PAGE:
PARALLEL UNIVERSE: Americans wedded to petroleum because most of us don't have alternatives

By David M. Kinchen
PARALLEL UNIVERSE: Americans wedded to petroleum because most of us don't have alternatives

Watching CNN on Thursday, Feb. 24 I was moved to yell at the flat screen after hearing a rant by Carol Costello, which I'm reproducing in its entirety:

As one oil industry expert told me:

"Let the Petronoia begin!"

Word is if the turmoil spreads in the Middle East, America’s gas prices will head north – way north. The could rise to 5 bucks a gallon. Already there are calls for President Obama to get ready to open up U.S. oil reserves – just in case.

Haven’t we been down this road before? Like in 2008? Remember? Gas prices hit $4.11 a gallon?

Americans actually reacted. We drove less. We got rid of our SUV’s! We used mass transit! And a new campaign slogan was born: "DRILL BABY DRILL!"

Today? The U.S. is not drilling more. We’re driving just as much. Consumers are once again clamoring for SUV’s and pick-up trucks. As for fuel efficiency? According to  trucar.com, hybrid cars account for just 3 per cent of the market.

Bottom line: as oil expert Tom Kloza put it: "We like our guns and we like our gas.”

TALK BACK: WHAT WILL IT TAKE TO GET  SERIOUS ABOUT ACTUALLY REDUCING OUR DEPENDENCE ON FOREIGN OIL?

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Carol, Carol, Carol! We would use alternatives to riding in cages -- as motorcyclists call cars and trucks -- if we had alternatives, like rail, for instance. (And yes, as an NRA member and a member of a Texas gun club, I like my guns to shoot at targets. If I put my Henry .22 lever action rifle in your hands, you'd love that sweet little rifle, too!)

Last March I visited Seattle and Portland and marveled at the contrast in the two cities. Seattle has buses and the famous monorail, but lacks the extensive public transportation network that makes the Oregon metropolis such a desirable place to live. In three carless days -- because I stayed with a friend who doesn't have one, who relies on public transportation and his trusty bicycle -- I managed just fine in Portland, which I reached in a pleasant trip from Seattle via Amtrak.

The liberal or "progressive", as they like to call themselves today, point of view so eloquently voiced by Costello, is that we're stuck on stupid. Most people I know would use public transportation -- if it's available. That's the operative word. I do agree with part of the equation, blaming industry, including the petroleum oligarchy (more about that below).

My sister in Chicago sold her car a decade ago and relies on that city's excellent mass transit. When I visit Chicago, I marvel at a city where a traveler can access both airports -- Midway and O'Hare -- for a few bucks on the city's famed El.  You can't do that in Los Angeles, where the light rail line stops short of LAX. You can in Atlanta, Cleveland and other cities, but not in Houston, where the attempt at mass transit is a joke. Lest anyone accuse me of being Texas-centric, I have to say that my adopted state is wimpy about light rail. I suspect they're caving into the taxi lobby by not running the rail lines to the airports (take Austin, for example, where you can't access the airport via rail. To be fair to Austin, its 32-mile rail network, which began operation last year,  is the best in Texas and will be expanded. Link: http://allsystemsgo.capmetro.org/capital-metrorail.shtml).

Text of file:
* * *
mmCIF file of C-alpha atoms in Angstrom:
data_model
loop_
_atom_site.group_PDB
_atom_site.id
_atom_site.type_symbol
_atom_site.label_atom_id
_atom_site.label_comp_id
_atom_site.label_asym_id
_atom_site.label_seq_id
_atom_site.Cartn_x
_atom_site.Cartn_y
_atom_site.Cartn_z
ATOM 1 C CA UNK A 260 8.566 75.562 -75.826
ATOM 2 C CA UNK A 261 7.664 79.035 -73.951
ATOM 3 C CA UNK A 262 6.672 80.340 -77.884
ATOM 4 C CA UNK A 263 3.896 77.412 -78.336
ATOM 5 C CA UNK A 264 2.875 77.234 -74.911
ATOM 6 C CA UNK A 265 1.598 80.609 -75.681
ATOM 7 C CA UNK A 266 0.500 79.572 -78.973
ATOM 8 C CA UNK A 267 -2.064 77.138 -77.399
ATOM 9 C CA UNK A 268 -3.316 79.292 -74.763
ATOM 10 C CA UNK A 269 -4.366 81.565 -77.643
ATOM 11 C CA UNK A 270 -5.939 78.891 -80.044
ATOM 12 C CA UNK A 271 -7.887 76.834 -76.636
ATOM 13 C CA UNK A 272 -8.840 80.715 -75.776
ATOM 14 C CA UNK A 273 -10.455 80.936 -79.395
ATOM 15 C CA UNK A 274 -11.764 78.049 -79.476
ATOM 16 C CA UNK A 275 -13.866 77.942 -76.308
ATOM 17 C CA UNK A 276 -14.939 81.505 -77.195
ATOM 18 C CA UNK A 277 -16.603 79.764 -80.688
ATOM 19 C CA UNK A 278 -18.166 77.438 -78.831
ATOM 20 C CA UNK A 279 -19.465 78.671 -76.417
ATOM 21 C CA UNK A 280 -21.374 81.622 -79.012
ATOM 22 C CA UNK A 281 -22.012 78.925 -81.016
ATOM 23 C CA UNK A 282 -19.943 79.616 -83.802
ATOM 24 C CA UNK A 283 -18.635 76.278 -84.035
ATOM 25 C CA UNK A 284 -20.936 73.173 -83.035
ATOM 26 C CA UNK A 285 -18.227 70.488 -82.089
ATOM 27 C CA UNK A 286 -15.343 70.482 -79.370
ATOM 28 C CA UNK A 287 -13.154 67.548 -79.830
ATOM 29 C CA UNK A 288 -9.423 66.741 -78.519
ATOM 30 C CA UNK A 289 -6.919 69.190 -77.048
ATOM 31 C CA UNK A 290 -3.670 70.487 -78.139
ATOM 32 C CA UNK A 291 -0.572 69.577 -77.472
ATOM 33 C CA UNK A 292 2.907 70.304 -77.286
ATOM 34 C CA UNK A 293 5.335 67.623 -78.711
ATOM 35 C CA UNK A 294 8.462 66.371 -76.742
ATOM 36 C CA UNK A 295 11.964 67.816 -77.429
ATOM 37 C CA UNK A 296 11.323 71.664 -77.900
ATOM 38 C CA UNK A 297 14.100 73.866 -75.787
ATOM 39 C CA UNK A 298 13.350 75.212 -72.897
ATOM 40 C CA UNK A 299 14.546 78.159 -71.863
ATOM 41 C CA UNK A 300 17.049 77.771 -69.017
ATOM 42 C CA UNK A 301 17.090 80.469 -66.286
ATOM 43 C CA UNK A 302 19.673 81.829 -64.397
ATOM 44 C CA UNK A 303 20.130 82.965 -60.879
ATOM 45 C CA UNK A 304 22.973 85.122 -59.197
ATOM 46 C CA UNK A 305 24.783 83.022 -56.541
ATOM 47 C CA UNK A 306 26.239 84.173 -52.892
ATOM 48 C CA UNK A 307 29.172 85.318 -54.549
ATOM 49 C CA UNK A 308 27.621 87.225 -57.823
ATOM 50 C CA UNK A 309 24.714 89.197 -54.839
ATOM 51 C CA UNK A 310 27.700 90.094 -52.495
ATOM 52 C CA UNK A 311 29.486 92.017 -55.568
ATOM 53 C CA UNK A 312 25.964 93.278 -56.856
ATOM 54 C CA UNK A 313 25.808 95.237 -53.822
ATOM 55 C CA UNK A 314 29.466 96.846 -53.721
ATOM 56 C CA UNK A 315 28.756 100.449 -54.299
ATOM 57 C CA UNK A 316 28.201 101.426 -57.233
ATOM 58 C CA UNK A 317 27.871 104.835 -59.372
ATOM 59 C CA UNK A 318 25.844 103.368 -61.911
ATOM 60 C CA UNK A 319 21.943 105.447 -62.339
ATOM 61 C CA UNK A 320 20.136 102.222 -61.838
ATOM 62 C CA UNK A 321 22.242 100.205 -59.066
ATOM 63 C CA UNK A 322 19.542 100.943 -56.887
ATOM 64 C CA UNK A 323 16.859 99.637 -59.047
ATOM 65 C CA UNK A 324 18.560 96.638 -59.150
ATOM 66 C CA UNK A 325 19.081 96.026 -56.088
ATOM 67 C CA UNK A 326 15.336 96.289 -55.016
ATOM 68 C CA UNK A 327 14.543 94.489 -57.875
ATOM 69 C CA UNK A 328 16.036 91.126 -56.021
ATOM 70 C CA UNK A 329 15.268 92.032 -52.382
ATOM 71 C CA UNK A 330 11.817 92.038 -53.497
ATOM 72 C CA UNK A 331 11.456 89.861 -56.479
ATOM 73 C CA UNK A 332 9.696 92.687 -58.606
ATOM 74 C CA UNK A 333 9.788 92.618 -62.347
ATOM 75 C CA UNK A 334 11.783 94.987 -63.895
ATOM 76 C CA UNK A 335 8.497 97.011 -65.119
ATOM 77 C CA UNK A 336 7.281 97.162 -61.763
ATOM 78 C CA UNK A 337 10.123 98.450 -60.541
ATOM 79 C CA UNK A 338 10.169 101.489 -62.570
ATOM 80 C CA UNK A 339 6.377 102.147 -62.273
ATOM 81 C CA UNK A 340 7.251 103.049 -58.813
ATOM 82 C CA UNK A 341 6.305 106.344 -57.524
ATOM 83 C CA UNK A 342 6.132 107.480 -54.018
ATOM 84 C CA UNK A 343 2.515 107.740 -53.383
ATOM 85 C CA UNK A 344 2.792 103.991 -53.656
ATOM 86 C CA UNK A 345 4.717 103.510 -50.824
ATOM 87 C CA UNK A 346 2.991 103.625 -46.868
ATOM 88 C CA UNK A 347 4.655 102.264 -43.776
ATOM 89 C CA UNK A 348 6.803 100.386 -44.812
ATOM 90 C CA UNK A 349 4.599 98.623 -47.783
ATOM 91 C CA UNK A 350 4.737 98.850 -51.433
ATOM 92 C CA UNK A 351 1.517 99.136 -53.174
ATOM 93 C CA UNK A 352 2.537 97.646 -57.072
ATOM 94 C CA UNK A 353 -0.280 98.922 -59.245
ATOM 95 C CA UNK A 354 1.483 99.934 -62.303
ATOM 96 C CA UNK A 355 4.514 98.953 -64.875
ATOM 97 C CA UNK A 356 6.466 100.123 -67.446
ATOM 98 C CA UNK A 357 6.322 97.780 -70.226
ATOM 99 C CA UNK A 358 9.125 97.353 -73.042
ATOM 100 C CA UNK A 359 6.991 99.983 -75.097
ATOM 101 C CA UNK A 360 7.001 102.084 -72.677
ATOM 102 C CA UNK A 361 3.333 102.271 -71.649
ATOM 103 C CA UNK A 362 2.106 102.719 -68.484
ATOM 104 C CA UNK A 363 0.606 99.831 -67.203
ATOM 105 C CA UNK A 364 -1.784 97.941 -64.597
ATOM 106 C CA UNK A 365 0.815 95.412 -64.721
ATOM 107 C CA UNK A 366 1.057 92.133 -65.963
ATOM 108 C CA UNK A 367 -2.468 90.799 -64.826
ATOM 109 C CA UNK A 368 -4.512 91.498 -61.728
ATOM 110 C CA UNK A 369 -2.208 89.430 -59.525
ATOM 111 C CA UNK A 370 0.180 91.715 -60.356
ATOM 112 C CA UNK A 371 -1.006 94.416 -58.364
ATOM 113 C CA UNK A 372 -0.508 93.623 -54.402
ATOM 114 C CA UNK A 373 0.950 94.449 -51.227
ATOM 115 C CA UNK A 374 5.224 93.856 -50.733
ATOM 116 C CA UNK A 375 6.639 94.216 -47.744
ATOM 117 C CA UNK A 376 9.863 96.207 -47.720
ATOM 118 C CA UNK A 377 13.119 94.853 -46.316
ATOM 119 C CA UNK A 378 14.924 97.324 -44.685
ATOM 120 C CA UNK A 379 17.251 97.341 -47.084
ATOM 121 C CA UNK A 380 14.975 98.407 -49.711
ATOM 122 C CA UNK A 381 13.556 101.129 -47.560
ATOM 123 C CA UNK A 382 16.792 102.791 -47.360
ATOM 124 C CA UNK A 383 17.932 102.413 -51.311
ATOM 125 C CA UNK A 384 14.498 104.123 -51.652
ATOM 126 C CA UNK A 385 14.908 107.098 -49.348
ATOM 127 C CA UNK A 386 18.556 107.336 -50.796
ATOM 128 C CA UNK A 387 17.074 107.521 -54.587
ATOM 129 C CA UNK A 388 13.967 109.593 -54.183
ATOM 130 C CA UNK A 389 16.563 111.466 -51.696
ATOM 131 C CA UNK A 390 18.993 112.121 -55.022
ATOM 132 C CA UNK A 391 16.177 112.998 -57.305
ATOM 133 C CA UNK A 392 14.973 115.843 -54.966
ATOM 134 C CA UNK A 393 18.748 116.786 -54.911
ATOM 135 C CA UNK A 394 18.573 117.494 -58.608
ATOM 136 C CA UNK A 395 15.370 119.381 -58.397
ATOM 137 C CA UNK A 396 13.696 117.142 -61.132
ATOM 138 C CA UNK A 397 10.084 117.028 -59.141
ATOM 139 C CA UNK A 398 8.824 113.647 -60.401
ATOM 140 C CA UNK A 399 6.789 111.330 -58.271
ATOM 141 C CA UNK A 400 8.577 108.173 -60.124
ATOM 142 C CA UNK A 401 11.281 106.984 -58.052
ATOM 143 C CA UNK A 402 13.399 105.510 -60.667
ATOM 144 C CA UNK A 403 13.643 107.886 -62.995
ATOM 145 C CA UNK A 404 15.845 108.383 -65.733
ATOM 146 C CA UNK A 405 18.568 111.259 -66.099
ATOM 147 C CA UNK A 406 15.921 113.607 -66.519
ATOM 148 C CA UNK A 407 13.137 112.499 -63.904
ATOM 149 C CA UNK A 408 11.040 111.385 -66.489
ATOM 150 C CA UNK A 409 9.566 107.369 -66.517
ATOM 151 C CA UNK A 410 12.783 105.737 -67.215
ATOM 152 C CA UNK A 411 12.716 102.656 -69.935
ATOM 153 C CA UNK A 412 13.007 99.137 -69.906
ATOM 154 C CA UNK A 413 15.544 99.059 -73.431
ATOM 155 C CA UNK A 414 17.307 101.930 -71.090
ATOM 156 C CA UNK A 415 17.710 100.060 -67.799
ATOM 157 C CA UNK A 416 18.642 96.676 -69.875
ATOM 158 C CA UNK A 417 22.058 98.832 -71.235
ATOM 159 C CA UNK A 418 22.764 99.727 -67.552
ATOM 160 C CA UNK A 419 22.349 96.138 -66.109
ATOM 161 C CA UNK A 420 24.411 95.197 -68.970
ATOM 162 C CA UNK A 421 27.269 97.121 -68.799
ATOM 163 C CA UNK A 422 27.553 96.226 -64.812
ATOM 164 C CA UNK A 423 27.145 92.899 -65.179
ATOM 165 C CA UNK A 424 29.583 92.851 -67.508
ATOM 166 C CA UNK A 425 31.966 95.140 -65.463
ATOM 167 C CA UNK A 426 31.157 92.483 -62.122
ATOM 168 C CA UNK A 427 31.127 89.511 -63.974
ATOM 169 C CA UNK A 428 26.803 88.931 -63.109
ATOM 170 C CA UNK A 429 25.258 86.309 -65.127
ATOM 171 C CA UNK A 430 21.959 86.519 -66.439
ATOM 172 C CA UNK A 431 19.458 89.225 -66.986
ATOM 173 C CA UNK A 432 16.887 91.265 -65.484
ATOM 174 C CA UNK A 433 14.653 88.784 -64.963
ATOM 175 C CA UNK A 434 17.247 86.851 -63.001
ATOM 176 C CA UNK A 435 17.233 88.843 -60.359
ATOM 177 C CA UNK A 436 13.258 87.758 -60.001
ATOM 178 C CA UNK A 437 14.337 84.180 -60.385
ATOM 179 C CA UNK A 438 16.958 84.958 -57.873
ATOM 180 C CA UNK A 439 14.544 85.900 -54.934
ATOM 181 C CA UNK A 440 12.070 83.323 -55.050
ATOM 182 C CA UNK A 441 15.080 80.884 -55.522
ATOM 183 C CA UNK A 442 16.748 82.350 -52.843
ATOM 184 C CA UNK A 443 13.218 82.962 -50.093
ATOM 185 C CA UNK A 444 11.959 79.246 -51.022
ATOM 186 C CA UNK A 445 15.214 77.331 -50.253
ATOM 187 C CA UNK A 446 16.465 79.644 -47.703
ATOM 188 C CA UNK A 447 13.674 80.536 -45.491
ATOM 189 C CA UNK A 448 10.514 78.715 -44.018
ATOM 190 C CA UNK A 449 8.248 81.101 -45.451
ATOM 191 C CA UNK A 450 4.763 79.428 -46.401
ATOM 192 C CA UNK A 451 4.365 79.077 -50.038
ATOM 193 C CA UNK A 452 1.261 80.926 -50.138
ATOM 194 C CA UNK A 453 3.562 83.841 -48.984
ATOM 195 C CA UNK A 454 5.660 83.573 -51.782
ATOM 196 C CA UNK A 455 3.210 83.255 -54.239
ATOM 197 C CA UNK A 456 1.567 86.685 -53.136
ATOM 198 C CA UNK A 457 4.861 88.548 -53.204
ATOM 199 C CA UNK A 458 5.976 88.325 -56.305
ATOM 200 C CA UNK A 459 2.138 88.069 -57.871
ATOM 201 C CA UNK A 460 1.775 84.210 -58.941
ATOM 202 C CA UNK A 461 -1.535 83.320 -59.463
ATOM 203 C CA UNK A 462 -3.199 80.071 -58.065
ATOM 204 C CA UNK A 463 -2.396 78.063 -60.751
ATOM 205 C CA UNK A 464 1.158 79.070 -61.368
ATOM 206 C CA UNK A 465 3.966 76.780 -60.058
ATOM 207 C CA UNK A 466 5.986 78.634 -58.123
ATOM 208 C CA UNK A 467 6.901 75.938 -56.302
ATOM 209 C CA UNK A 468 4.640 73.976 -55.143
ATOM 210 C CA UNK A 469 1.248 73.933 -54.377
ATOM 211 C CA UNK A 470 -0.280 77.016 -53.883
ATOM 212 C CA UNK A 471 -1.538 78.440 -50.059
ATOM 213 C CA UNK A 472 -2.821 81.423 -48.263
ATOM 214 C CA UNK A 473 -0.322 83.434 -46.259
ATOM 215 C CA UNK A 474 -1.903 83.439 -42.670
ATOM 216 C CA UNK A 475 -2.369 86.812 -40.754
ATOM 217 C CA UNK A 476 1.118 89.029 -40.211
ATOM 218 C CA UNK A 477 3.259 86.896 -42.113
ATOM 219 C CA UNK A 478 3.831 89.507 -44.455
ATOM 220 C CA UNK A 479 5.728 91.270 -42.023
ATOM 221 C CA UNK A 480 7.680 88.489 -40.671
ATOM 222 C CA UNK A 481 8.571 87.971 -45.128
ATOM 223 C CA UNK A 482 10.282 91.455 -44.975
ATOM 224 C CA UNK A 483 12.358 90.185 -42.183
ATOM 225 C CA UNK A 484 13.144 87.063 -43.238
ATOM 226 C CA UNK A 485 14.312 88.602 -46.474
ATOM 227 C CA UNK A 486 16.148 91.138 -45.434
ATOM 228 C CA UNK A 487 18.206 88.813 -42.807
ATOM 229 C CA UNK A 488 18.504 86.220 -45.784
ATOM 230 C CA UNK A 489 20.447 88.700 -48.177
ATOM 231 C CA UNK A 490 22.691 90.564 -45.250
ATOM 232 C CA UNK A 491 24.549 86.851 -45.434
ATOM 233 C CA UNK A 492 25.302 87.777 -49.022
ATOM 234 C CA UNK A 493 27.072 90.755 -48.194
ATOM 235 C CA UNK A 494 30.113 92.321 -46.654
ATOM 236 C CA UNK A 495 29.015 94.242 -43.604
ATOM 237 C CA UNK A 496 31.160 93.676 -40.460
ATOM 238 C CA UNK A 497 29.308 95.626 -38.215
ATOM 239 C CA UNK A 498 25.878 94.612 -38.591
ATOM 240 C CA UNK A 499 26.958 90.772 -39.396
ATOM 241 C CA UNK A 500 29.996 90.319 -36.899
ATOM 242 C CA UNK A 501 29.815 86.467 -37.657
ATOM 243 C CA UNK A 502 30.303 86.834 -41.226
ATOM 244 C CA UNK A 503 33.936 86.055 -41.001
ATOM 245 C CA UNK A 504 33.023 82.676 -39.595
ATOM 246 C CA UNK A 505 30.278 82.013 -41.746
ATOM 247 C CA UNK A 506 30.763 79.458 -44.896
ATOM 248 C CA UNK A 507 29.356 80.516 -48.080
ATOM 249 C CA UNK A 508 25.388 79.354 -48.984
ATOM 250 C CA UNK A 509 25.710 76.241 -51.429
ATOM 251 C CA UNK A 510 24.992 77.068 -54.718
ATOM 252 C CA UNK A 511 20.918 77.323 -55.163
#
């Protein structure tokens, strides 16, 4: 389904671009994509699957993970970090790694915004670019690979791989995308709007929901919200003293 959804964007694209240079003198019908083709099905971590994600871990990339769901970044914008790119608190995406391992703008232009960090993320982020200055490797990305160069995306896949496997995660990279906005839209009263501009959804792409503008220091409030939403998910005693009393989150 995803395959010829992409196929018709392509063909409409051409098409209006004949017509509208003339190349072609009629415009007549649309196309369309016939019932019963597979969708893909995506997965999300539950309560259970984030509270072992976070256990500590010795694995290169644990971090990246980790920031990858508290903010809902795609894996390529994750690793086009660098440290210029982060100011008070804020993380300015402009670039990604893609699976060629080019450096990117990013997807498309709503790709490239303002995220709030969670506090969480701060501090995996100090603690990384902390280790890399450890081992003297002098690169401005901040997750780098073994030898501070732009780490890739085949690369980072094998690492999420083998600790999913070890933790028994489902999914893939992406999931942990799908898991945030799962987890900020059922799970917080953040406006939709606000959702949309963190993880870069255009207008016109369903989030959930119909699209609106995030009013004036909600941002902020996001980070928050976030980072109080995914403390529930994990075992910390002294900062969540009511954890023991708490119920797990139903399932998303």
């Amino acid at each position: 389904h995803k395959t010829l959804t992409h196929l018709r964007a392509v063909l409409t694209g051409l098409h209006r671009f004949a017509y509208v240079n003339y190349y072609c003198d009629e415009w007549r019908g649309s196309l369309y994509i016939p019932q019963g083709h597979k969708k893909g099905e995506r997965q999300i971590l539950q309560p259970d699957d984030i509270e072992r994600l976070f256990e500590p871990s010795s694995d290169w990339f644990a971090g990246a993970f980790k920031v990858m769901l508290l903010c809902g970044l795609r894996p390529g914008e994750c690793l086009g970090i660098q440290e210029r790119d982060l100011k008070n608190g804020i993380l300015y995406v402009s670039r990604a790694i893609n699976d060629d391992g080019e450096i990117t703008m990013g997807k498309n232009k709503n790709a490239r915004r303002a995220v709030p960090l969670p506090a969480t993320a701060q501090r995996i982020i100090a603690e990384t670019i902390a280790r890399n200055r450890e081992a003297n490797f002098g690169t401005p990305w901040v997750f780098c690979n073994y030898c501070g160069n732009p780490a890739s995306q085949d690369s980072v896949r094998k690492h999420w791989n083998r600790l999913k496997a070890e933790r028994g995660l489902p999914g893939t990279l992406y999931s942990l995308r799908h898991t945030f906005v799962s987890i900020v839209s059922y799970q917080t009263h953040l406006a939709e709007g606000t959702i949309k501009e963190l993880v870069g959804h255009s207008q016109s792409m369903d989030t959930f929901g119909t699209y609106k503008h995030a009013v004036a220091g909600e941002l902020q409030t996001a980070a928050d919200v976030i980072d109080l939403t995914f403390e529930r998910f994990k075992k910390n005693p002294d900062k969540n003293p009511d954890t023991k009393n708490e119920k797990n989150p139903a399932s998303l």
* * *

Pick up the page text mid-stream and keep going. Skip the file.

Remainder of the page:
A few days ago, Seattle resident (and West Virginia native, and my host in Seattle) Rene Henry made an appeal for a decent rail network in this country. Instead of invading countries and igniting civil wars, we ought to rebuild -- re-create, actually -- the rail network that actually was much better 70 years ago than it is today. Here's a link to Rene's outstanding commentary: http://www.huntingtonnews.net/1967.

About the petroleum industry, which again  has that elegant blonde in the black pants suit expounding about resources for the American Petroleum Institute: It's important to remind ourselves that OPEC is modeled on the Texas Railroad Commission, which was delegated to keep oil prices up as thousands of wildcatters drilled holes throughout the Lone Star State. Yes, check it out at: http://www.texaschapbookpress.com/magellanslog14/microsoftexxon.htm.

The Railroad Commission, as its name implies, was formed to regulate railroads in a state as big as France and Belgium combined. It later took on the task of controlling oil and natural gas production.

The bottom line, if there is one, is if you build it (well designed and people friendly mass transit), they will use it. Encourage people to ride bikes by making it safe to do so.  Market affordable hybrid and plug-in electric vehicles -- including ones like the new Smart 4 Two electric --  and people will buy them. Build safe nuclear power plants (one reason whey Texas utility rates are lower than those in West Virginia, for instance) and power will be available, as it is in France, where 80 percent of the power is nuclear (France has so much electricity capacity it sells  power to neighboring countries, including Germany). Build a decent rail network and people will use it.

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